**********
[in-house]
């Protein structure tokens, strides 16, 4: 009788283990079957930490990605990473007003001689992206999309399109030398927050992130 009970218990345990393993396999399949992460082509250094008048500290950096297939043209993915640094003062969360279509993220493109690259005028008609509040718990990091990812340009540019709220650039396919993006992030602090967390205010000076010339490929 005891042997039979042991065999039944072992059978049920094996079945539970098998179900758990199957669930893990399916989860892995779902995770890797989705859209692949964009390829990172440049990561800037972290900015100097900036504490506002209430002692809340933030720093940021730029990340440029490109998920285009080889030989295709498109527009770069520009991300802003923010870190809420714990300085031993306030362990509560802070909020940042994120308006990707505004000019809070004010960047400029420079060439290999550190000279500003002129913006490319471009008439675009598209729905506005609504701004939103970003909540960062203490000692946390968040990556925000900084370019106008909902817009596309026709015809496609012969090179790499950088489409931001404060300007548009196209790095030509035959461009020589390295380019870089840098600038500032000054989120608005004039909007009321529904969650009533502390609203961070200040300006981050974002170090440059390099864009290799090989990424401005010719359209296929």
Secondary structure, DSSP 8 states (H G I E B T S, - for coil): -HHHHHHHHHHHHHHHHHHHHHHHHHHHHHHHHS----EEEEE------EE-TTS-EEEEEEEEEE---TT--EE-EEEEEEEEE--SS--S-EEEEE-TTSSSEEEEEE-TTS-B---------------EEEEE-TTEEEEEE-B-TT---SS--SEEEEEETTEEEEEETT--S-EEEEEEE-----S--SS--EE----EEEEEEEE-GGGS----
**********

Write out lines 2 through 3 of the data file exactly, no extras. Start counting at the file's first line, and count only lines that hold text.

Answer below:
């Protein structure tokens, strides 16, 4: 009788283990079957930490990605990473007003001689992206999309399109030398927050992130 009970218990345990393993396999399949992460082509250094008048500290950096297939043209993915640094003062969360279509993220493109690259005028008609509040718990990091990812340009540019709220650039396919993006992030602090967390205010000076010339490929 005891042997039979042991065999039944072992059978049920094996079945539970098998179900758990199957669930893990399916989860892995779902995770890797989705859209692949964009390829990172440049990561800037972290900015100097900036504490506002209430002692809340933030720093940021730029990340440029490109998920285009080889030989295709498109527009770069520009991300802003923010870190809420714990300085031993306030362990509560802070909020940042994120308006990707505004000019809070004010960047400029420079060439290999550190000279500003002129913006490319471009008439675009598209729905506005609504701004939103970003909540960062203490000692946390968040990556925000900084370019106008909902817009596309026709015809496609012969090179790499950088489409931001404060300007548009196209790095030509035959461009020589390295380019870089840098600038500032000054989120608005004039909007009321529904969650009533502390609203961070200040300006981050974002170090440059390099864009290799090989990424401005010719359209296929």
Secondary structure, DSSP 8 states (H G I E B T S, - for coil): -HHHHHHHHHHHHHHHHHHHHHHHHHHHHHHHHS----EEEEE------EE-TTS-EEEEEEEEEE---TT--EE-EEEEEEEEE--SS--S-EEEEE-TTSSSEEEEEE-TTS-B---------------EEEEE-TTEEEEEE-B-TT---SS--SEEEEEETTEEEEEETT--S-EEEEEEE-----S--SS--EE----EEEEEEEE-GGGS----